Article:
On the implementation side, I made some improvements, mostly for my own aesthetic pleasure: I’m not sure they make much other difference. I replaced plyr and reshape2 functions with either dplyr operations or sparse matrices (via the standard Matrix package) everywhere. That was a fun exercise in grappling with standard evaluation forms of dplyr functions. The ambiguity between matrix and data frame is more or less unavoidable with this kind of data, I think: sometimes you think strictly “rows are cases, columns are variables”—then you are in data-frame territory. But other times you think: “this is a two-subscript feature of the whole corpus” or “this is a map from a high-dimensional space to a lower-dimensional one”—then we’re talking matrices.
I suppose I fantasize that this package could now be extended to cover other kinds of models than vanilla LDA, but we’ll see about that.
The other novel aspect of the implementation is that I went a bit bananas with the unit tests. Continuing with the Hadleyverse theme, the enabling factor here was Wickham’s testthat. It gets more and more satisfying / dangerously engrossing to “prove” to oneself that one’s code works. Much of the package is still untested, but I wrote a lot of tests, and as of today (September 17, 2015) they all pass here at home. For what that’s worth—unfortunately you cannot simply install the package from github and rerun the tests. Because I wanted to test on real data, I wrote the tests in terms of a sample data set from JSTOR DfR. I don’t feel comfortable redistributing this data, though I must remark that it consists entirely of files produced from texts in the public domain (1905–1915 issues of PMLA and Modern Philology). Anyway, I suppose that means I should welcome bug reports. File an issue on github if you like (or better yet, send me a pull request), though, of course, no academic should make any promises about maintaining their software produced in the course of research.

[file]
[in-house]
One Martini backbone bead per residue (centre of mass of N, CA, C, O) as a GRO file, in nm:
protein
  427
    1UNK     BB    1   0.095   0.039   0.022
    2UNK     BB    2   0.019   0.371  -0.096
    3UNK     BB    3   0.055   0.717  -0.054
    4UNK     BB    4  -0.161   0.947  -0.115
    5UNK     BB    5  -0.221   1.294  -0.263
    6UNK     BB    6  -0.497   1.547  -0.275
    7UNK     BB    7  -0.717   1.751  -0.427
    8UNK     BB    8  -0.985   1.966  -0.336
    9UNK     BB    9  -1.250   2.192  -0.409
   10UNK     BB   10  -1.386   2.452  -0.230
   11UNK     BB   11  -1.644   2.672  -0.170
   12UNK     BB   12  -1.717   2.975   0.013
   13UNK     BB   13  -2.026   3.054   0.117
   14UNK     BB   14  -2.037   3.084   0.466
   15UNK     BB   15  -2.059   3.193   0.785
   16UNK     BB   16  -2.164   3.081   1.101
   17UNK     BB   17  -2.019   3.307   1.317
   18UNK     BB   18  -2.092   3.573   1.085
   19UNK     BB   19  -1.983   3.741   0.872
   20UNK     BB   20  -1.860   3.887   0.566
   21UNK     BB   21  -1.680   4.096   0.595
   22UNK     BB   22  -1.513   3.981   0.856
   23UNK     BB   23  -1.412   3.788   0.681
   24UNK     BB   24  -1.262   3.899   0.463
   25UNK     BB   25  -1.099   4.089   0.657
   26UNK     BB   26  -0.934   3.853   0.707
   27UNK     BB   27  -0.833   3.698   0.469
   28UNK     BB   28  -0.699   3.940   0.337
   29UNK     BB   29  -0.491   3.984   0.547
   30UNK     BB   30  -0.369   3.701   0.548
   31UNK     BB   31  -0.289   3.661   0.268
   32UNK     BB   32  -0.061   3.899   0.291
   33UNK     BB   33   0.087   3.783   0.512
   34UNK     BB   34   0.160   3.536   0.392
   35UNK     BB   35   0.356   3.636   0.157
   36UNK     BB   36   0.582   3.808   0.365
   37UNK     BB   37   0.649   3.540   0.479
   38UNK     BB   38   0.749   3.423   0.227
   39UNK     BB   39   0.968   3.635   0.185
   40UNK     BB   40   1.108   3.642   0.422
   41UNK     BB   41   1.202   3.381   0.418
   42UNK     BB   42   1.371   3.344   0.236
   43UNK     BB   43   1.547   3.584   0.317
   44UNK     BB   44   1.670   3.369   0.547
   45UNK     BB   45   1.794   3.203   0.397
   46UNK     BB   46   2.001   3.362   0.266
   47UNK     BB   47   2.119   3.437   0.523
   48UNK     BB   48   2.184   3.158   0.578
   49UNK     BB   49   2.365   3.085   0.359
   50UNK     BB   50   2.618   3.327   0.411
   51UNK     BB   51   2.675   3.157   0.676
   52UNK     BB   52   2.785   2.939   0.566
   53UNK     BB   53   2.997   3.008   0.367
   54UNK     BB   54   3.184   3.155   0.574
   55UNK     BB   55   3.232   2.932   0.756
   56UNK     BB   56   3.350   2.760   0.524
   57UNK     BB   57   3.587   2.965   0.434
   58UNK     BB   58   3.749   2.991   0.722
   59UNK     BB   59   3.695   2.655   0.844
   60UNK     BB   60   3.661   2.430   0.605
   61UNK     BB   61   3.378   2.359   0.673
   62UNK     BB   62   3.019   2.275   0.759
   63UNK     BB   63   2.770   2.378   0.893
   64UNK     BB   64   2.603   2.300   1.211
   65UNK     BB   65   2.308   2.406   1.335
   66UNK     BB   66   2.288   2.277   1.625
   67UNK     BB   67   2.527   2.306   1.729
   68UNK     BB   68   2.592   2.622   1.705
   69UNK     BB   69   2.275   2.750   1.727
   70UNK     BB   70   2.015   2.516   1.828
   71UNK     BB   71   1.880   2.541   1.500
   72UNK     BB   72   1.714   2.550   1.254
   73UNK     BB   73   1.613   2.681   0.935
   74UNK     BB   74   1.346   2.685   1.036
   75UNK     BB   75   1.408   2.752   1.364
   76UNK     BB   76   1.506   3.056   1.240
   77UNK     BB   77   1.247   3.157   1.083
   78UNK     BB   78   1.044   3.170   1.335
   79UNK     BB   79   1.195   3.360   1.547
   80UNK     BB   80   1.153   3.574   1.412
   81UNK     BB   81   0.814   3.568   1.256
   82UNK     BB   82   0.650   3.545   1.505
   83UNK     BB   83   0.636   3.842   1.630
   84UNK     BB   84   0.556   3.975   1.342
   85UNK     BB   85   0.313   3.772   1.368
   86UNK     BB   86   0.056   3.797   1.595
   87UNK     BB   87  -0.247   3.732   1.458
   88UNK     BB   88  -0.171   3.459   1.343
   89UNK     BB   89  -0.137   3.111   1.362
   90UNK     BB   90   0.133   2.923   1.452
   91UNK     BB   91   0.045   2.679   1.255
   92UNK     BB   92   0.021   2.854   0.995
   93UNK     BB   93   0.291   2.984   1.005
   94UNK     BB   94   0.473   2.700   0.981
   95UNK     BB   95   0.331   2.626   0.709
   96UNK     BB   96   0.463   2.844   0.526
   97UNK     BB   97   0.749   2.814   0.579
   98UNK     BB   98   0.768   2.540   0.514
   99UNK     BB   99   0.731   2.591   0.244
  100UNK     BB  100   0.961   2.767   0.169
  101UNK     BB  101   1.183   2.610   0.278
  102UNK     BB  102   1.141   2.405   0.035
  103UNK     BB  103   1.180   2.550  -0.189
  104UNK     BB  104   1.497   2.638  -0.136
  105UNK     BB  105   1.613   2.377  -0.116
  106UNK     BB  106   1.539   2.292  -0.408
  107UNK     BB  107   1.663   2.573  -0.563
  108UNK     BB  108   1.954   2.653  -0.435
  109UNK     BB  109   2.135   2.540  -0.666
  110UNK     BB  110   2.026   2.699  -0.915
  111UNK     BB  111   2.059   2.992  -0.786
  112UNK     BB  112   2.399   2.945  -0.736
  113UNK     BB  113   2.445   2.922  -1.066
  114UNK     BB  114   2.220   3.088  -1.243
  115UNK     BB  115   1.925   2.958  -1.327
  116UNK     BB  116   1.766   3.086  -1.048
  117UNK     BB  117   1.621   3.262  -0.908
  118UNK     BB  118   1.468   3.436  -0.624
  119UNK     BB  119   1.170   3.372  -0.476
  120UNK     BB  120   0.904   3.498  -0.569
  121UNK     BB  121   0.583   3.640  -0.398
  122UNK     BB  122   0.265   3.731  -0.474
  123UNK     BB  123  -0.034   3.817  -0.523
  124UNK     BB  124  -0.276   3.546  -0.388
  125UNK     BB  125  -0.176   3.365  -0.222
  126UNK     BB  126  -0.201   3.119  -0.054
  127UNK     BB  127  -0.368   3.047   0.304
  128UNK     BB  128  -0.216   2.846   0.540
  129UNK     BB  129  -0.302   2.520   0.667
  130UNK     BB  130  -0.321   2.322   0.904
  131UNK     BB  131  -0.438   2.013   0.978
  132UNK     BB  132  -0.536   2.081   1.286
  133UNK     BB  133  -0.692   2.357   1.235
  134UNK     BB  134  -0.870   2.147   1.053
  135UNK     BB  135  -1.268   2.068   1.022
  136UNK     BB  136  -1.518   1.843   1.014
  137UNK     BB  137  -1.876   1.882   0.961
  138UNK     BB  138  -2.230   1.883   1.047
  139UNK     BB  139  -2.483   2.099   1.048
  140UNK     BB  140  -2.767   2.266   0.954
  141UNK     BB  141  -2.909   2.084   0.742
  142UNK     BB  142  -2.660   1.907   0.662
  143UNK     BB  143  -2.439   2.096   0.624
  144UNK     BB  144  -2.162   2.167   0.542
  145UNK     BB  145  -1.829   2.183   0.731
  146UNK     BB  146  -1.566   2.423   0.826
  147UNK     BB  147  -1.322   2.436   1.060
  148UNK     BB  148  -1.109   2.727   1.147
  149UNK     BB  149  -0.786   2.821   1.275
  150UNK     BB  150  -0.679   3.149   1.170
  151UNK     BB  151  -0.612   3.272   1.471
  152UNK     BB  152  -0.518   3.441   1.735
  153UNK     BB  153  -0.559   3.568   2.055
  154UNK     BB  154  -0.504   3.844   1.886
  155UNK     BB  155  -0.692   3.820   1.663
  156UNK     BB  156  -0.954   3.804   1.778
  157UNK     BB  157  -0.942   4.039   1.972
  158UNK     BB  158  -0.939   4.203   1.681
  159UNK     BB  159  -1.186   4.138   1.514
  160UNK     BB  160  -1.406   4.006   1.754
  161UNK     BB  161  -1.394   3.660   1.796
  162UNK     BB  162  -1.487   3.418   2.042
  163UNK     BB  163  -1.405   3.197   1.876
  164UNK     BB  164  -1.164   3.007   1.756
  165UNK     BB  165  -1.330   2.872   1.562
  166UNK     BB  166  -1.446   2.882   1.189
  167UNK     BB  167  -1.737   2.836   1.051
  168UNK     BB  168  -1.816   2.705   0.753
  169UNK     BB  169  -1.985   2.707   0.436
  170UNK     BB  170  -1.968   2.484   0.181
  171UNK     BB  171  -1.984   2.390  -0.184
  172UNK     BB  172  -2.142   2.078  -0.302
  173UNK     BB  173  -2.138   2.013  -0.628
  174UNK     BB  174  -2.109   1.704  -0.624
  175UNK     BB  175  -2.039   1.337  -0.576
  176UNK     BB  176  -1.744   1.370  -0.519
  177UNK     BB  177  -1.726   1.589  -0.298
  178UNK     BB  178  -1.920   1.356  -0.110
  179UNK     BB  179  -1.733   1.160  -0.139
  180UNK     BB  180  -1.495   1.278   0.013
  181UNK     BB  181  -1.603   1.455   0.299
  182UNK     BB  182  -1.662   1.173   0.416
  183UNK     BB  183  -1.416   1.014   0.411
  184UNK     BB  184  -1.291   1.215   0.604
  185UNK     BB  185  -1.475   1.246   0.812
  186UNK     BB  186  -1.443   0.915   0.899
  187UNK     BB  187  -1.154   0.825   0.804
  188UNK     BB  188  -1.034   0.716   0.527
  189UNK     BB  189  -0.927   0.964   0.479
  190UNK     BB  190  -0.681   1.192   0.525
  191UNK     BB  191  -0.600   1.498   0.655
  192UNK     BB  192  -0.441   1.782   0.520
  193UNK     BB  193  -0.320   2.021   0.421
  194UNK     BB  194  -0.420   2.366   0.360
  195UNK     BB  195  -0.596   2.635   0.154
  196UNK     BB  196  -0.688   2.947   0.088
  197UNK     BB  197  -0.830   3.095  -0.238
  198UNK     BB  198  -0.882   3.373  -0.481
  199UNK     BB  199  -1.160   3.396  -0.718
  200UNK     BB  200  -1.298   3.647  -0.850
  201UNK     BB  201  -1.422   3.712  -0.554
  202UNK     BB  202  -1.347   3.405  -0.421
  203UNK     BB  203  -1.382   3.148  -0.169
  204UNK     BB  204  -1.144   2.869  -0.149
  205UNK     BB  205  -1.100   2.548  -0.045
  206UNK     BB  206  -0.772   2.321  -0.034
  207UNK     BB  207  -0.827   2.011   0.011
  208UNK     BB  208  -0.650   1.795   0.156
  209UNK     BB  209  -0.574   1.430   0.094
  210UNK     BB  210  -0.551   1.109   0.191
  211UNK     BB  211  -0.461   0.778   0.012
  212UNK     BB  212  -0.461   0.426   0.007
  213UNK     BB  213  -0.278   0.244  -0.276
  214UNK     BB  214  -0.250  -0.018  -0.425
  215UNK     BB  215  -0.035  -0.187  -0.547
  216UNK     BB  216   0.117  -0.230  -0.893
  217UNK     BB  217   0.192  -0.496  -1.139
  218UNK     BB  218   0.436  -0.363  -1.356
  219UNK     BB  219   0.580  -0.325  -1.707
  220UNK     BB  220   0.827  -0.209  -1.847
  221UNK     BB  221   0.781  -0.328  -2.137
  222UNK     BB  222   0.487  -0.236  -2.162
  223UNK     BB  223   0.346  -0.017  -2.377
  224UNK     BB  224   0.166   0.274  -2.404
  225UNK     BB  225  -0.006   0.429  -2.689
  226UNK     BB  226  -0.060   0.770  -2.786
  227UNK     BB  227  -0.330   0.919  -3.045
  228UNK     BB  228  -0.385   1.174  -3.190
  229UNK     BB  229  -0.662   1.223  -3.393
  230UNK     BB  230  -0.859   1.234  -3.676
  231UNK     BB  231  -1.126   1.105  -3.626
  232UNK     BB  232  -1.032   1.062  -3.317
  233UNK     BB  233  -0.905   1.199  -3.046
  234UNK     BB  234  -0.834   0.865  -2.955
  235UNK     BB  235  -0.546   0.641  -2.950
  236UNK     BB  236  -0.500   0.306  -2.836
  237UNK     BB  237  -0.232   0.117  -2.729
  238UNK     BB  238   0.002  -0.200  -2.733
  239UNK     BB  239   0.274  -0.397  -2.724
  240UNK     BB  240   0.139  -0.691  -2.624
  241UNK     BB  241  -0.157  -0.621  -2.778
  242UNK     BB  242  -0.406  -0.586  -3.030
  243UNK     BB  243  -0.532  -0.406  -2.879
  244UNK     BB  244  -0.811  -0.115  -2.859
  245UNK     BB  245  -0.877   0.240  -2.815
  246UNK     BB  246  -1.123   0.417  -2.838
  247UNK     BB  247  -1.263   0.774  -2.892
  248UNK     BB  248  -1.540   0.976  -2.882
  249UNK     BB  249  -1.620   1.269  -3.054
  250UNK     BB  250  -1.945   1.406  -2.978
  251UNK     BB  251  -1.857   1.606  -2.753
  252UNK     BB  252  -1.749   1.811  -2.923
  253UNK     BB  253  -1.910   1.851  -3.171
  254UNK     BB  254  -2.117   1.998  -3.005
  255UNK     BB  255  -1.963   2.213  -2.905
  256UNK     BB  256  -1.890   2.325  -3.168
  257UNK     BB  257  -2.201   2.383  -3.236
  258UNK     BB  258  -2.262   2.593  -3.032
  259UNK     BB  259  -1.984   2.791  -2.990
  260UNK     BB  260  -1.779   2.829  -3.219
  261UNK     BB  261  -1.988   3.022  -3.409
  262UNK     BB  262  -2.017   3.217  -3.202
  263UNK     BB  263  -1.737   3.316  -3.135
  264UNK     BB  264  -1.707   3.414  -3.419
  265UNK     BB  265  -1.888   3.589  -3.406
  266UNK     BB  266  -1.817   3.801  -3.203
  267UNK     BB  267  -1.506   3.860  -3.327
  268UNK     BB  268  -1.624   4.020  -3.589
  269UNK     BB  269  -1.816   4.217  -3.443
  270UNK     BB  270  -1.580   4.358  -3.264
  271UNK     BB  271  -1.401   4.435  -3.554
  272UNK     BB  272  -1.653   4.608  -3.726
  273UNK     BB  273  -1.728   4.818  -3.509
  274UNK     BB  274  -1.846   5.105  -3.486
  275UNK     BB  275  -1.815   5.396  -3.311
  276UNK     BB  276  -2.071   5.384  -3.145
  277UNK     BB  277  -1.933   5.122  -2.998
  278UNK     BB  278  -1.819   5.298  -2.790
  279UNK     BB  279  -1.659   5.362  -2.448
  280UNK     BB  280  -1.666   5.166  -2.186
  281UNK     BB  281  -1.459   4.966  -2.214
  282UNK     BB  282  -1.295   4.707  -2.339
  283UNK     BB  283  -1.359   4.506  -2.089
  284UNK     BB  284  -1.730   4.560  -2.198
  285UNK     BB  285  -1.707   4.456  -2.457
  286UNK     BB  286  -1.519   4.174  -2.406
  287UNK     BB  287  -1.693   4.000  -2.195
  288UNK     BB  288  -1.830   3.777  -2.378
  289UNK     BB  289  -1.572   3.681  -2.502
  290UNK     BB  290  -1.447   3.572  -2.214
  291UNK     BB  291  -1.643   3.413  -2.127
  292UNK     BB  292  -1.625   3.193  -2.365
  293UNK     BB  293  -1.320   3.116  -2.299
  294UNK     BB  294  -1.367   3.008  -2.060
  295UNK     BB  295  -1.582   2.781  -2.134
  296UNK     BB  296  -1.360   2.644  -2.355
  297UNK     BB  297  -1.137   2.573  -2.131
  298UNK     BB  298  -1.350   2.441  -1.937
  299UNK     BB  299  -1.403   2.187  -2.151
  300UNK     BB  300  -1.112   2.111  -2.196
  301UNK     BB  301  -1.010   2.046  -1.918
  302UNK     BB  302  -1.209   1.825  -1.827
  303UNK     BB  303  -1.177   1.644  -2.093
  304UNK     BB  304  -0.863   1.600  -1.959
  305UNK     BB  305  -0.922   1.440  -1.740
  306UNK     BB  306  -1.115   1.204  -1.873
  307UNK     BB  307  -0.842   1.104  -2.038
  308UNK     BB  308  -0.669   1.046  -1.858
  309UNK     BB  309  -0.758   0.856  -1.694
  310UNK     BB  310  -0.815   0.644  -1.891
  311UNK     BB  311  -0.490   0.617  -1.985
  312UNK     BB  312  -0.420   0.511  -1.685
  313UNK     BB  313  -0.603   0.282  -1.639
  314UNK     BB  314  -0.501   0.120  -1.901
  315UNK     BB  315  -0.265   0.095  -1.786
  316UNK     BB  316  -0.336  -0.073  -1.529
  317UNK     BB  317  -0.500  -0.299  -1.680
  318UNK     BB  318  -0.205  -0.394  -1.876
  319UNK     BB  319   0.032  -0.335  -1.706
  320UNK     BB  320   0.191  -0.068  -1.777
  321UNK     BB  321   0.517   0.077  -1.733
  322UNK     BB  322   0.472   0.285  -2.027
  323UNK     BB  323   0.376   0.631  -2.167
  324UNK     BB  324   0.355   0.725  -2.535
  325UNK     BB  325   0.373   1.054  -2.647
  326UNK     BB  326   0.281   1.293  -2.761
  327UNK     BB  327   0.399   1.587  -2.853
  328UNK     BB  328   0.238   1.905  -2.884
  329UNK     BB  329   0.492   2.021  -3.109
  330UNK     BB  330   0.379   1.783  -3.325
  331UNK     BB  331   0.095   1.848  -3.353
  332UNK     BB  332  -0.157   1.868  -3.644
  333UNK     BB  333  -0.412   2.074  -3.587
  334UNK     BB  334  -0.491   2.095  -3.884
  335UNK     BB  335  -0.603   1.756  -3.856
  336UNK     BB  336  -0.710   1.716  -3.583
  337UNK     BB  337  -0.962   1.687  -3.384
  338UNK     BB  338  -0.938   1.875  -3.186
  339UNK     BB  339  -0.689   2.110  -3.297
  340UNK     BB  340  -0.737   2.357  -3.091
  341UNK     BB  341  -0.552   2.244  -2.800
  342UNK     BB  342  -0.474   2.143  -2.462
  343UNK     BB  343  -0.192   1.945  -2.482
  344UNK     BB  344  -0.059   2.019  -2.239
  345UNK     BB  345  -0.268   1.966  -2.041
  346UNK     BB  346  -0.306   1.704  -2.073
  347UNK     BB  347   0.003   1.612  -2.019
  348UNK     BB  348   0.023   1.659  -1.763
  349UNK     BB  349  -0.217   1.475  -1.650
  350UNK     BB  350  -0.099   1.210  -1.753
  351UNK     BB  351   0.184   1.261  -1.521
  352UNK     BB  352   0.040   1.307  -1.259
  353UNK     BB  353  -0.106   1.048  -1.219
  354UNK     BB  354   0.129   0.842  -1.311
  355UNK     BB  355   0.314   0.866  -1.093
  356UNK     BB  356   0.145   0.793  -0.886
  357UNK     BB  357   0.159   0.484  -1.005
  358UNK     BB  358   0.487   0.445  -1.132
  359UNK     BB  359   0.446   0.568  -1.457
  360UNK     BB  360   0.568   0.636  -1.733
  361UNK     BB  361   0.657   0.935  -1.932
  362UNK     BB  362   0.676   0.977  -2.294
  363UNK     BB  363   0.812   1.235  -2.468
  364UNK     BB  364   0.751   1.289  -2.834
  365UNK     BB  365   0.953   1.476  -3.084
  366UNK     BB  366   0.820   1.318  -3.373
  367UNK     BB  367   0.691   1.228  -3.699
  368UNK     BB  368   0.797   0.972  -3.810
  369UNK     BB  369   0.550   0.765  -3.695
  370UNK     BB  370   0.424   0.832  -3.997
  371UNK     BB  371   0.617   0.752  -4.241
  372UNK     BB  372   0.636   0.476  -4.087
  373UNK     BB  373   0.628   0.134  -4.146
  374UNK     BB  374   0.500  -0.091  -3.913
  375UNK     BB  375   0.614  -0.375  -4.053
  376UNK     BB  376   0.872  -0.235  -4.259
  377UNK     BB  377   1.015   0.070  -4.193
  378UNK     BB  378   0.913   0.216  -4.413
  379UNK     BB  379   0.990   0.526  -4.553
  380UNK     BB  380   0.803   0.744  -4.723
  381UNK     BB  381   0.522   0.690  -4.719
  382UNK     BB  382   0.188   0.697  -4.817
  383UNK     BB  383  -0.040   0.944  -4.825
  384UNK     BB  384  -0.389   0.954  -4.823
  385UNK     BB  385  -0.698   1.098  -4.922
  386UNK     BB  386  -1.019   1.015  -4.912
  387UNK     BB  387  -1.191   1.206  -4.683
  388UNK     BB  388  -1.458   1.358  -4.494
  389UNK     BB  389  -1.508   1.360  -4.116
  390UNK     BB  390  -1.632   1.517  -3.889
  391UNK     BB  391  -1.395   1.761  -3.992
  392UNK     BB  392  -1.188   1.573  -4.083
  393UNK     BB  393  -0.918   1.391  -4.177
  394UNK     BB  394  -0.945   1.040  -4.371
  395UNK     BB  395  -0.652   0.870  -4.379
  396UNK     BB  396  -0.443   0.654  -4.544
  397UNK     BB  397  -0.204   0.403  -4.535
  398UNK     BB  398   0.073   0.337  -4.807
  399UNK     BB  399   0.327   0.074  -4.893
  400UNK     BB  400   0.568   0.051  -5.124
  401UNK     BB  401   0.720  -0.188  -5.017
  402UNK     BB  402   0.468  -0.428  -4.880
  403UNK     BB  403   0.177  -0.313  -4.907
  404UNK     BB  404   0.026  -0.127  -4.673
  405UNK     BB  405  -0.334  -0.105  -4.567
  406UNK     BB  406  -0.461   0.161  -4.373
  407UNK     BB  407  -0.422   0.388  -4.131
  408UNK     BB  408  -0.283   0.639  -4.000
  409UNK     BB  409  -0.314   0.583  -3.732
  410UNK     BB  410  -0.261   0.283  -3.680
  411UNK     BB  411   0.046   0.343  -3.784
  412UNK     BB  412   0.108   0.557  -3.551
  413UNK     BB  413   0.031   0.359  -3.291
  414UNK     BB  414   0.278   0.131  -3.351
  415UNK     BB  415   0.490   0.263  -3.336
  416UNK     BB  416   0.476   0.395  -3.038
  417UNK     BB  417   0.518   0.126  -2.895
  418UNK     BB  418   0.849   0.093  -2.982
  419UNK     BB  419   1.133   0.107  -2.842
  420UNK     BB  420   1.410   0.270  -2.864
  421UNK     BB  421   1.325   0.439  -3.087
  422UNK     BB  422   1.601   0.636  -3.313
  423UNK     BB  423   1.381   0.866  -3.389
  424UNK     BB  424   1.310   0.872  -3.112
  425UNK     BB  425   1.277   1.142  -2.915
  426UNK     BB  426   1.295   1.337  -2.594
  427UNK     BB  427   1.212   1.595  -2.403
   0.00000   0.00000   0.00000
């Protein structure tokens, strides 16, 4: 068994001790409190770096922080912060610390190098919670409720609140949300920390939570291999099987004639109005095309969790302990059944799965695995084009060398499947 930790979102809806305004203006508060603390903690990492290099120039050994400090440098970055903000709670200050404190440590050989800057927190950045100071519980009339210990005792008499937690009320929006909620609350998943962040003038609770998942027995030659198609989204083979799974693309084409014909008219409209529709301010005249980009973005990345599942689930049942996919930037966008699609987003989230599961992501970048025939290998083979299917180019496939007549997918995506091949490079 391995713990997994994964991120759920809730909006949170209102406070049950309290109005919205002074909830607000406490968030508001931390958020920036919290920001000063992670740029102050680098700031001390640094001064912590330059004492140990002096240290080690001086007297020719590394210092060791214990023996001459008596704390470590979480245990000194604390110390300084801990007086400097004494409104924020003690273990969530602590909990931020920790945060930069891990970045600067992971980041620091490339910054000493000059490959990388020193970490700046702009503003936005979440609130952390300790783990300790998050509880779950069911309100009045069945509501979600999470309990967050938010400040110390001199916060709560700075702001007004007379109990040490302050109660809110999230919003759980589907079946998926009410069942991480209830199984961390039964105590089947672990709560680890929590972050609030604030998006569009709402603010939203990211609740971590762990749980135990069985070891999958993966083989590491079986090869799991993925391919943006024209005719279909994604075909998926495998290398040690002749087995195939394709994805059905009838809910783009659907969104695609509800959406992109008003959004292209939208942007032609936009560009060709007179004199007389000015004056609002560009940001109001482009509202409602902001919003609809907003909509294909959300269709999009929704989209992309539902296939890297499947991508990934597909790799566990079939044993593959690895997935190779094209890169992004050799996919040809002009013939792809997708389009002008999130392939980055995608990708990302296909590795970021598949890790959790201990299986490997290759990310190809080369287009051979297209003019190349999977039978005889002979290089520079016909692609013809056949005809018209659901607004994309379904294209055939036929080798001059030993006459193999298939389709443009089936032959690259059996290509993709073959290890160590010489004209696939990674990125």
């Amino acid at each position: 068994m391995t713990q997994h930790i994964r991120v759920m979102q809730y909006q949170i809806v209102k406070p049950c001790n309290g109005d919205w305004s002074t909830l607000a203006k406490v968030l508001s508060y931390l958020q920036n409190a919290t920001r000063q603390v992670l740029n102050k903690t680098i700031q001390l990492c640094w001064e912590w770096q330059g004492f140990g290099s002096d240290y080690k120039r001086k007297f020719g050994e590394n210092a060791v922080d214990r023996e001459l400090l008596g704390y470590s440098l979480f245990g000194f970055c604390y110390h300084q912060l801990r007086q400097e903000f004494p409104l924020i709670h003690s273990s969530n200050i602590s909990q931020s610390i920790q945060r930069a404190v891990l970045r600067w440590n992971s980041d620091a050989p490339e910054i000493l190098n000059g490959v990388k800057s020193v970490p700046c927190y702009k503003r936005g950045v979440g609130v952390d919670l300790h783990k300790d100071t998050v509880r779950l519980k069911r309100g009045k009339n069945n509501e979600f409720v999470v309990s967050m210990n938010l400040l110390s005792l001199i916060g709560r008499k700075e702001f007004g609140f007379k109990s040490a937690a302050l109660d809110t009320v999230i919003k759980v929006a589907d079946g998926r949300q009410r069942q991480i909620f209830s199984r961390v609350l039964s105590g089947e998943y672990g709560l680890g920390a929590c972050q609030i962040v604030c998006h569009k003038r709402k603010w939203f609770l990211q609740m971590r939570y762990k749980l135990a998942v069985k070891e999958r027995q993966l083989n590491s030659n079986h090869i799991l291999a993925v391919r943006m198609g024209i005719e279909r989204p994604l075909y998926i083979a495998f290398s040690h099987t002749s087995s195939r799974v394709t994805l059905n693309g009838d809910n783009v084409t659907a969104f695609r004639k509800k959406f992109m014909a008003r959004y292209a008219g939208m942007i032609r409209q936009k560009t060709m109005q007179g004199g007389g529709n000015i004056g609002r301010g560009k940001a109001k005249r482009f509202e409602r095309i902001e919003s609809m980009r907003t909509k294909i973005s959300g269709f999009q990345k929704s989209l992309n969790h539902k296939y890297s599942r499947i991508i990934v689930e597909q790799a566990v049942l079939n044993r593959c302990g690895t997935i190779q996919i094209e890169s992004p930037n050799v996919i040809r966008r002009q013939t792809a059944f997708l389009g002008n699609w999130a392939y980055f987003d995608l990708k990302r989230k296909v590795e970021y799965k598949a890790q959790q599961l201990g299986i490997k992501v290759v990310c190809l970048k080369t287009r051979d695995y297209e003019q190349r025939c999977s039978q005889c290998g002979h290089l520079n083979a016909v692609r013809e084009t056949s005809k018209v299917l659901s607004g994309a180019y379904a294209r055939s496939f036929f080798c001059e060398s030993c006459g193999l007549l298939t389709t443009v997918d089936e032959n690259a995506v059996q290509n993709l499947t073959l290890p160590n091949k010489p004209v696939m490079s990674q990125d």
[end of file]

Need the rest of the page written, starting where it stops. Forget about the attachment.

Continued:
I’ve certainly reinvented many people’s wheels here. I’m obviously building on the work in MALLET and especially David Mimno’s work on R mallet, which this package depends on. I remain a machine-learning neophyte and so there is doubtless a whole universe of expert tools, including R software, that already does all this. But it seemed worthwhile to polish what I’d done on my own, since it bears the stamp of my desire to do a certain kind of work as a scholar of culture in a way that might be useful to others—if only as a monitory lesson.
In any case, if anyone uses this, I’d love to know.
- Yes, this is a passive-aggressive comment about the woeful
tmpackage. When it comes to a “text-mining infrastructure for R”, I feel about it the way Gandhi is said to have felt about Western civilization. ↩